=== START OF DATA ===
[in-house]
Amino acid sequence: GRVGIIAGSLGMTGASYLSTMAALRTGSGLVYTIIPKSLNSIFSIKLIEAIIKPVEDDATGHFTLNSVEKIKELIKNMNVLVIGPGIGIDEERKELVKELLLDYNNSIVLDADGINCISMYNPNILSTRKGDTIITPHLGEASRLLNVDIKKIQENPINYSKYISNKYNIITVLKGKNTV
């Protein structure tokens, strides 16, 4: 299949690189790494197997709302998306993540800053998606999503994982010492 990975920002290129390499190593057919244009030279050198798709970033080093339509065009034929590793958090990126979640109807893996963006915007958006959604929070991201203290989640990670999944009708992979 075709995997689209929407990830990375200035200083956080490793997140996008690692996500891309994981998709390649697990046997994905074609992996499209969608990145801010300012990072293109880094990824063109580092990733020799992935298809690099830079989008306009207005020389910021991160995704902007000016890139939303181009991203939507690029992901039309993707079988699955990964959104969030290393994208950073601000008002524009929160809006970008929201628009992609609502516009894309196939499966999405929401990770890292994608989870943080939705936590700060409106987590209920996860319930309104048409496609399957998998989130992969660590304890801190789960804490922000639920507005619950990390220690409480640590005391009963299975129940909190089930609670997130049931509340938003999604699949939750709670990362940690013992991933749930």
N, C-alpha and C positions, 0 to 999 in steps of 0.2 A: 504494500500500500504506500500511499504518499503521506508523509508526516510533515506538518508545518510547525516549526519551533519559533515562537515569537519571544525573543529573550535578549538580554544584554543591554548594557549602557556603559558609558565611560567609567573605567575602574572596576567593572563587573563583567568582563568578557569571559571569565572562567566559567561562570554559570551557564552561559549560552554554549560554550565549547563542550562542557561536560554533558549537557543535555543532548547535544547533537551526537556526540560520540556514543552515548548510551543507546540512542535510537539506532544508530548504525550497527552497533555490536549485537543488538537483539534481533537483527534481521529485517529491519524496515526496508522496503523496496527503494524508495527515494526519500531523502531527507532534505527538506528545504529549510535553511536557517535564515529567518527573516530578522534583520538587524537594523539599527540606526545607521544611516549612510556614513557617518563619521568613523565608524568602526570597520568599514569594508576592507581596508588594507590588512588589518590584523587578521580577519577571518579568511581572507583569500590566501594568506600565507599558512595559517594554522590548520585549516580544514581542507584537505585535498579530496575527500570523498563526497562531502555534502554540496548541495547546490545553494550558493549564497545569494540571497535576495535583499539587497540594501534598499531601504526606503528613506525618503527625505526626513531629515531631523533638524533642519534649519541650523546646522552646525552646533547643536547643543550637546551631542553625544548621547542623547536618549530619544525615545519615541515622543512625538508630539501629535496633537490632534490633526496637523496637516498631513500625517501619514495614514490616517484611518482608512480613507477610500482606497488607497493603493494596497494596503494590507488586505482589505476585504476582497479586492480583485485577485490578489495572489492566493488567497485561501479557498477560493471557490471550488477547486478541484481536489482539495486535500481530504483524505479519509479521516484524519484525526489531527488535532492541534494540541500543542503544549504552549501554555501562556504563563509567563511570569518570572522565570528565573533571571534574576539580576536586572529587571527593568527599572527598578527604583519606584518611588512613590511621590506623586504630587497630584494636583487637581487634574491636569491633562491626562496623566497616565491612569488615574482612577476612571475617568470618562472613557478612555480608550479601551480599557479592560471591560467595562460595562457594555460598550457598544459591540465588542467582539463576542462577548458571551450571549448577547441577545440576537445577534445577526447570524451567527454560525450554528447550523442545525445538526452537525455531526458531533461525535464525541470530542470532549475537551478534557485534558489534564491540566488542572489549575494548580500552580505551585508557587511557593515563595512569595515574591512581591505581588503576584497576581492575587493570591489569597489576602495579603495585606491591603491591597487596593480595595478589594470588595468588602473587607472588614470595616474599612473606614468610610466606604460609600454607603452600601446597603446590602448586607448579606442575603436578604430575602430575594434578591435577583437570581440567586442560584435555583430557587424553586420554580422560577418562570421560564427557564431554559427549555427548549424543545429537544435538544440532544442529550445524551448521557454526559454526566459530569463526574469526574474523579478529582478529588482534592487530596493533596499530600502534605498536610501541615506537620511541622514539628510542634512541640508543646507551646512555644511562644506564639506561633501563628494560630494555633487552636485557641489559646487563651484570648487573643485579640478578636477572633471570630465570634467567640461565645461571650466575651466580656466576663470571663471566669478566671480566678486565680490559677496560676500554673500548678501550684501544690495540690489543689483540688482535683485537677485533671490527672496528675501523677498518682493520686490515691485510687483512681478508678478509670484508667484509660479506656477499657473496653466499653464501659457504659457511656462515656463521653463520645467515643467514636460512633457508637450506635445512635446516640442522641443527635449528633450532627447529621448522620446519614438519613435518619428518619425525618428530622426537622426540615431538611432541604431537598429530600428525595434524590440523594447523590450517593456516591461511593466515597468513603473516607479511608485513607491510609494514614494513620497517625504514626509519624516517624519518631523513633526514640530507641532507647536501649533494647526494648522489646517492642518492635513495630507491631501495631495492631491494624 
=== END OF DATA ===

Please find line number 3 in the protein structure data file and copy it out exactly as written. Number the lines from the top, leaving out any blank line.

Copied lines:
């Protein structure tokens, strides 16, 4: 299949690189790494197997709302998306993540800053998606999503994982010492 990975920002290129390499190593057919244009030279050198798709970033080093339509065009034929590793958090990126979640109807893996963006915007958006959604929070991201203290989640990670999944009708992979 075709995997689209929407990830990375200035200083956080490793997140996008690692996500891309994981998709390649697990046997994905074609992996499209969608990145801010300012990072293109880094990824063109580092990733020799992935298809690099830079989008306009207005020389910021991160995704902007000016890139939303181009991203939507690029992901039309993707079988699955990964959104969030290393994208950073601000008002524009929160809006970008929201628009992609609502516009894309196939499966999405929401990770890292994608989870943080939705936590700060409106987590209920996860319930309104048409496609399957998998989130992969660590304890801190789960804490922000639920507005619950990390220690409480640590005391009963299975129940909190089930609670997130049931509340938003999604699949939750709670990362940690013992991933749930």